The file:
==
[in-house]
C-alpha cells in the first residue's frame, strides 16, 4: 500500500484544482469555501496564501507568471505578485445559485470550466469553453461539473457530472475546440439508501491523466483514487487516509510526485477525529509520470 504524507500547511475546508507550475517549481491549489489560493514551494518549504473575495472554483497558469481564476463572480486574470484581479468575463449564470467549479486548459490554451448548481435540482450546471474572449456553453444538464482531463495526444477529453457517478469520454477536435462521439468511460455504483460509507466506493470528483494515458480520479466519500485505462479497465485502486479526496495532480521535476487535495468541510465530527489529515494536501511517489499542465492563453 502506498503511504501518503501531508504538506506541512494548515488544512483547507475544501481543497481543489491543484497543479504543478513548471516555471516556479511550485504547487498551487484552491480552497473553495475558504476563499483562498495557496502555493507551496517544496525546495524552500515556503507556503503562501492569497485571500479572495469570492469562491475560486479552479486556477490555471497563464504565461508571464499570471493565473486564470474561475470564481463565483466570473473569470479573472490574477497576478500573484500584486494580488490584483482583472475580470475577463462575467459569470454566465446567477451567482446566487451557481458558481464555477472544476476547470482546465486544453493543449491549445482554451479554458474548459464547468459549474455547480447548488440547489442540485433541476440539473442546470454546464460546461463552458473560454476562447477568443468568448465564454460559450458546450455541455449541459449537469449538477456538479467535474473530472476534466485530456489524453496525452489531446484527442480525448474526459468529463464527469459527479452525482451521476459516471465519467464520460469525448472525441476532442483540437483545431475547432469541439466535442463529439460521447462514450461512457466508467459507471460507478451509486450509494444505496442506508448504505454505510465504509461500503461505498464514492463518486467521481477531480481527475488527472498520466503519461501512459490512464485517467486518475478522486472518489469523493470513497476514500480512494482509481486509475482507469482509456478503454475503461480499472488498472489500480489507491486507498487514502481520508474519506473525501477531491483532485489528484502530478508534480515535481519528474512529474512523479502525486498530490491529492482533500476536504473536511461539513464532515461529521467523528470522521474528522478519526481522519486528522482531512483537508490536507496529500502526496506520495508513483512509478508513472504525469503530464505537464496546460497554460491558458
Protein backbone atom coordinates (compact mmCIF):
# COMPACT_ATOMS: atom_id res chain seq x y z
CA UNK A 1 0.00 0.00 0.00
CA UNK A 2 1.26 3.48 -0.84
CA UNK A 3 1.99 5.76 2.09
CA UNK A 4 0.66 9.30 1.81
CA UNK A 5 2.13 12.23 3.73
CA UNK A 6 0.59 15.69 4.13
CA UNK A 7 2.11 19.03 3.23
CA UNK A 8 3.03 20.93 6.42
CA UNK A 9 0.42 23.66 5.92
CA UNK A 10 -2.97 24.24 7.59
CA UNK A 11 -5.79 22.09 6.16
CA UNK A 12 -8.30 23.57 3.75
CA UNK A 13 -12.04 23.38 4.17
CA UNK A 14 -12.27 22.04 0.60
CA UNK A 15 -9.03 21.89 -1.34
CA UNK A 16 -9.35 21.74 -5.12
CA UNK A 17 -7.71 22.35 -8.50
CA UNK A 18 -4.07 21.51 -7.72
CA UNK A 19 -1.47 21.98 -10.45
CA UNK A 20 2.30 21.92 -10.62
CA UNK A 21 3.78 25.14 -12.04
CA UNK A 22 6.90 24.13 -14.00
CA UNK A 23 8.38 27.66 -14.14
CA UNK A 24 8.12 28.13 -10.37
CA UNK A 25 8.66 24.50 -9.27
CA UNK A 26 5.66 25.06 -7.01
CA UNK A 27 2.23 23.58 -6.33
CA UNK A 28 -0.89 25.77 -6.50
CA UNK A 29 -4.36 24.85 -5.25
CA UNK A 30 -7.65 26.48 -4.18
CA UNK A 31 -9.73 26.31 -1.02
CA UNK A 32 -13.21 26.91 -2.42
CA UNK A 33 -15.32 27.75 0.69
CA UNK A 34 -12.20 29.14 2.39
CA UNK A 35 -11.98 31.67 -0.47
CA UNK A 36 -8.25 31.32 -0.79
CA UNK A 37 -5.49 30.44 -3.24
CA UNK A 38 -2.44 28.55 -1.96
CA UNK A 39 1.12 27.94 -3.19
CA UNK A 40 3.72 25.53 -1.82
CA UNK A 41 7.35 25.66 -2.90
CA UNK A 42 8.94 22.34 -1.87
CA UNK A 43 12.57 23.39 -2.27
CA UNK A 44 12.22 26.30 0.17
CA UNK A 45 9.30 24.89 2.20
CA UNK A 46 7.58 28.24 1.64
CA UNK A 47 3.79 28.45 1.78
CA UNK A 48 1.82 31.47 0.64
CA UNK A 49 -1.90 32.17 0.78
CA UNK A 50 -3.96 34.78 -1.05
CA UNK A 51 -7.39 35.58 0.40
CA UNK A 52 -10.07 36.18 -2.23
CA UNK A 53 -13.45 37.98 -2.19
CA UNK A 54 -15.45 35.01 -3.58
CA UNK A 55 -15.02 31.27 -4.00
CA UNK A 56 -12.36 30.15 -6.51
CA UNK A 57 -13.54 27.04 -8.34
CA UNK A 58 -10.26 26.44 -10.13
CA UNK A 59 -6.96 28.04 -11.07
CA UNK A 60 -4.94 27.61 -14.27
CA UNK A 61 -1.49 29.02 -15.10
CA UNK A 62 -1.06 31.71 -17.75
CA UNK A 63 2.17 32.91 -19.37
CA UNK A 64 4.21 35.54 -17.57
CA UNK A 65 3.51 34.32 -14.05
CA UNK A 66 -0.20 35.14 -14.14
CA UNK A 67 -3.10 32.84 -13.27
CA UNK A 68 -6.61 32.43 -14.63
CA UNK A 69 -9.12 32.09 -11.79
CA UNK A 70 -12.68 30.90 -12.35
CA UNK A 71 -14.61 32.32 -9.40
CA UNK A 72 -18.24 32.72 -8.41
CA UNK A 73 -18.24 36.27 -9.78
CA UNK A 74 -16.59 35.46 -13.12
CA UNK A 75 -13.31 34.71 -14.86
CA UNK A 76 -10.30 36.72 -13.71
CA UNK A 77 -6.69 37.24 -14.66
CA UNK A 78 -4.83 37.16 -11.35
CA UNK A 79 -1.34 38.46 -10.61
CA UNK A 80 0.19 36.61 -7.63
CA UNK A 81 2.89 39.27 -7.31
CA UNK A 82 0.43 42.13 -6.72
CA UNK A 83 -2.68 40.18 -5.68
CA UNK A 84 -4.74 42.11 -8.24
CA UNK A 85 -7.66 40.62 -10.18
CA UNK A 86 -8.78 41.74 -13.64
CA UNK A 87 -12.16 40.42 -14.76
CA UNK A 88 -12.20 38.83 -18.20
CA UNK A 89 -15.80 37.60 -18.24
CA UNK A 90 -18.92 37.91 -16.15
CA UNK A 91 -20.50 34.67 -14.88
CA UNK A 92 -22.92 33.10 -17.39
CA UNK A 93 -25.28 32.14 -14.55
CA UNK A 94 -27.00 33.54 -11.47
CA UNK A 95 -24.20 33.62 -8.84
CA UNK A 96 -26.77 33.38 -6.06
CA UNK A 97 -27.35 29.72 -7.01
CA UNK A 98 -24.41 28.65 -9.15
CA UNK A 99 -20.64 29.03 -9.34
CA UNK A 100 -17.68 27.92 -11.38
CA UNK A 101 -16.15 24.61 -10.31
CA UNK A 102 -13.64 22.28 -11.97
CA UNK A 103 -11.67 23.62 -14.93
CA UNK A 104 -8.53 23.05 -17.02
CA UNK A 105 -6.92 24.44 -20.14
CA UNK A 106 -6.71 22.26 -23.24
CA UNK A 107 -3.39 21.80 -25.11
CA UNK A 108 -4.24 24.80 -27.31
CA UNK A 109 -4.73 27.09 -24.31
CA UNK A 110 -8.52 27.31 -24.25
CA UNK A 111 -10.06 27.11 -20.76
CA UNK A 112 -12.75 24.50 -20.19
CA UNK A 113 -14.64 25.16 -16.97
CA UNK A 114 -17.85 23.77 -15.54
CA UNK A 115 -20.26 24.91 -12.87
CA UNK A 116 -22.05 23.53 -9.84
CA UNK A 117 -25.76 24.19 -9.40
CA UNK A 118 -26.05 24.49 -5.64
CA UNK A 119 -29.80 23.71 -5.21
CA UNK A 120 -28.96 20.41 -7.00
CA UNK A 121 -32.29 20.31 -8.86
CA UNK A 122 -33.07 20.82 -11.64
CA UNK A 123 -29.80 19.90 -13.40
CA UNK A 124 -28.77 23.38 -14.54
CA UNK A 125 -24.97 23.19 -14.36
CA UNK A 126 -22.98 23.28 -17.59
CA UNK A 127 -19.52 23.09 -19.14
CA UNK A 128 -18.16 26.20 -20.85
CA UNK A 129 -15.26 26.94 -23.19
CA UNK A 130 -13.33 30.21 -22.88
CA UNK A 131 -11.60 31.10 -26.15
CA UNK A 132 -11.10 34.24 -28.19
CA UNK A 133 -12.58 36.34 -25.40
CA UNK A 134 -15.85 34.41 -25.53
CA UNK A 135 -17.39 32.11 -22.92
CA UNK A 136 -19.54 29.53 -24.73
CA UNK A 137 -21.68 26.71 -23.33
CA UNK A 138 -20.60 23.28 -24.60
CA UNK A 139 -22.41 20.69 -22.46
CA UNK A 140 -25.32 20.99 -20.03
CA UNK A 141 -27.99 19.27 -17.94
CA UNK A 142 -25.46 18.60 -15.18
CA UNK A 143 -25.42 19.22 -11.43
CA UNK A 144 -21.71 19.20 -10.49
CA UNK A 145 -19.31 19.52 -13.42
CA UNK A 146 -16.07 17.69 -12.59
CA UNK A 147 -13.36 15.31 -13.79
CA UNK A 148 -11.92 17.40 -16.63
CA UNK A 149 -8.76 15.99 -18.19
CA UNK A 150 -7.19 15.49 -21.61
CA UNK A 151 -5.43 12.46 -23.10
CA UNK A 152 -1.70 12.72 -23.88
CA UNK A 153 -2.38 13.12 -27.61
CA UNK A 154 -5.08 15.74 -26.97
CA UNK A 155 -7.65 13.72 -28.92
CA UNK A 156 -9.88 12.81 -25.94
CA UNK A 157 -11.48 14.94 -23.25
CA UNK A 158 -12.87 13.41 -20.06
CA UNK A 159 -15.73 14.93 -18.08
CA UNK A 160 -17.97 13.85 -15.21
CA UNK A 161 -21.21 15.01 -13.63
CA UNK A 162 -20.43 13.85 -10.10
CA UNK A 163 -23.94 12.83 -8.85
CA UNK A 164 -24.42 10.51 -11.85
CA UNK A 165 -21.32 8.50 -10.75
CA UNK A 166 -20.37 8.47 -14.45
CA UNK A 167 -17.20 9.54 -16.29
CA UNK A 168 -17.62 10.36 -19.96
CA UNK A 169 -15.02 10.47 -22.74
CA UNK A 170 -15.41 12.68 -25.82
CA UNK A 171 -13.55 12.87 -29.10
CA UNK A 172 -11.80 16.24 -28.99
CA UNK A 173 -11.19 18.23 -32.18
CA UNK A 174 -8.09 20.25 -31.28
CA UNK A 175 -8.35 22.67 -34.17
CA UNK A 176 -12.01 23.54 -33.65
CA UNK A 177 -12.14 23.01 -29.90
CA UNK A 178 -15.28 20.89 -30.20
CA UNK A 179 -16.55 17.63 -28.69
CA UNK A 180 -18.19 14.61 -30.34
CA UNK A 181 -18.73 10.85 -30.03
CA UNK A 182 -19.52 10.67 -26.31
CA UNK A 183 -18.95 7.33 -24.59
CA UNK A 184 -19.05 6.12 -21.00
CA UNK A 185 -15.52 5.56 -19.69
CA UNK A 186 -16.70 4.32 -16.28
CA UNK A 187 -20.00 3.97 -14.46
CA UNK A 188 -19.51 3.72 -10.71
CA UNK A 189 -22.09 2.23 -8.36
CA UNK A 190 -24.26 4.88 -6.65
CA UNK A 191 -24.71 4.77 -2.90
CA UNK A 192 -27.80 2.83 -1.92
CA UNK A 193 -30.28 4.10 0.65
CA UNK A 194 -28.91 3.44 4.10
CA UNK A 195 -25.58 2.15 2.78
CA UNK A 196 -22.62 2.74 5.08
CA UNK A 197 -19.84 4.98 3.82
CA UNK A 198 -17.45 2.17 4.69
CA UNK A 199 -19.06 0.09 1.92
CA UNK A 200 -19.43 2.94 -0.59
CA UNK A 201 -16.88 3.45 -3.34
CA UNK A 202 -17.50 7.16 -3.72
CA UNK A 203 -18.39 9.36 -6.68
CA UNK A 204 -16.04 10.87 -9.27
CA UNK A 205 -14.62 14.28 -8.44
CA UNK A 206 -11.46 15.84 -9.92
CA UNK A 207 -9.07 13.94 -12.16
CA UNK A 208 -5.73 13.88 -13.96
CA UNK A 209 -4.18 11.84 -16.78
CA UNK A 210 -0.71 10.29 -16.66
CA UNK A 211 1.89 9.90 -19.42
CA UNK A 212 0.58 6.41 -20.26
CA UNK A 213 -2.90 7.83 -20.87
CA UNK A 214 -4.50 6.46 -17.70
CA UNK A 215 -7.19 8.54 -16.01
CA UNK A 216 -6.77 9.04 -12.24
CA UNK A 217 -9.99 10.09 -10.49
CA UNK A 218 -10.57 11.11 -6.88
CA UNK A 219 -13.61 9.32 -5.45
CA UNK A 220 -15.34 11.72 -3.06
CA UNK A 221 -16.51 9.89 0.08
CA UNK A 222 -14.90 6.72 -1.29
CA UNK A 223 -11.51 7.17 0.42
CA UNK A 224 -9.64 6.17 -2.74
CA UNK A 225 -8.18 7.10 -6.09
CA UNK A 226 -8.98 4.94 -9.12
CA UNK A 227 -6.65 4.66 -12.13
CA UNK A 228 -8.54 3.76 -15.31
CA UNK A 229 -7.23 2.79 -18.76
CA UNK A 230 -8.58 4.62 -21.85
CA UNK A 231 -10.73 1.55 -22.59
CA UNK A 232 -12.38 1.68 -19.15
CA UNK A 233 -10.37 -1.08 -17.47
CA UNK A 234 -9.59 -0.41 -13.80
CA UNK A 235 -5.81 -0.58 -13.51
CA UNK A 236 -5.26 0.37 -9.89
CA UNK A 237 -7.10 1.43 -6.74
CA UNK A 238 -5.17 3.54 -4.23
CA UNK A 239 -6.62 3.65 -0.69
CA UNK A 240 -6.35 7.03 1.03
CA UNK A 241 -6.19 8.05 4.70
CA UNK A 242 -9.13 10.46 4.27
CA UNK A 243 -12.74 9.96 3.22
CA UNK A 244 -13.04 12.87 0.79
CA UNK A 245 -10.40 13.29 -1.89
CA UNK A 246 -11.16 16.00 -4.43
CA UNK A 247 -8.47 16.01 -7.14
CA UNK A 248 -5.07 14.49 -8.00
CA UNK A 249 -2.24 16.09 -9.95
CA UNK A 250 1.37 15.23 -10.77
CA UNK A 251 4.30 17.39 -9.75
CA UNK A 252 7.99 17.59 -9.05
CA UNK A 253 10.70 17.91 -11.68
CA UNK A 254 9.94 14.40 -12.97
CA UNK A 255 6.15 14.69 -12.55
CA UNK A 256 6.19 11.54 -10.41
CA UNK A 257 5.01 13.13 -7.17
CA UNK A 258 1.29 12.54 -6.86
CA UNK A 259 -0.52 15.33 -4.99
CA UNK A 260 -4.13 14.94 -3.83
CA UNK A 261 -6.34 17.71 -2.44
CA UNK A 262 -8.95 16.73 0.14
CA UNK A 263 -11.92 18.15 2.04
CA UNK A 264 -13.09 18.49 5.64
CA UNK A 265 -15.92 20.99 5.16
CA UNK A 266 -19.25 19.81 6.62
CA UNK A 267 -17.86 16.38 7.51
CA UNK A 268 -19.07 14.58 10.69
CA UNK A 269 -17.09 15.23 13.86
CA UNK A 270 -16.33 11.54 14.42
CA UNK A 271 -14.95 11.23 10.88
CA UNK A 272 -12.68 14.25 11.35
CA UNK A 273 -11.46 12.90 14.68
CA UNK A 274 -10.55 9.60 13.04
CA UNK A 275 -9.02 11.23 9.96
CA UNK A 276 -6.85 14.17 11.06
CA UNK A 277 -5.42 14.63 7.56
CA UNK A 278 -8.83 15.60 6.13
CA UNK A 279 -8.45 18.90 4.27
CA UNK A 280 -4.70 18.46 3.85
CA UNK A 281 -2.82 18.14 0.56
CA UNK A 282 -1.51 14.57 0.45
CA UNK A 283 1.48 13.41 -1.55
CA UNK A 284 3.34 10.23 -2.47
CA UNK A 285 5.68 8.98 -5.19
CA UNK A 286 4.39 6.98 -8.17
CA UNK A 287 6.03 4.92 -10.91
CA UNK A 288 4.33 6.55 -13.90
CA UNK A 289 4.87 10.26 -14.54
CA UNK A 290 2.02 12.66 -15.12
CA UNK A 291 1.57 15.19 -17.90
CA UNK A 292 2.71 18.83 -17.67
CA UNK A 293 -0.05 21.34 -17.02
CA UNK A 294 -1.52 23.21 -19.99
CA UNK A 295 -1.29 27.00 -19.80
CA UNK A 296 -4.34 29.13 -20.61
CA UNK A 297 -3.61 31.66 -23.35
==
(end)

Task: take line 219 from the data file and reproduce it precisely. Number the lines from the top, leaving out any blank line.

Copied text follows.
CA UNK A 215 -7.19 8.54 -16.01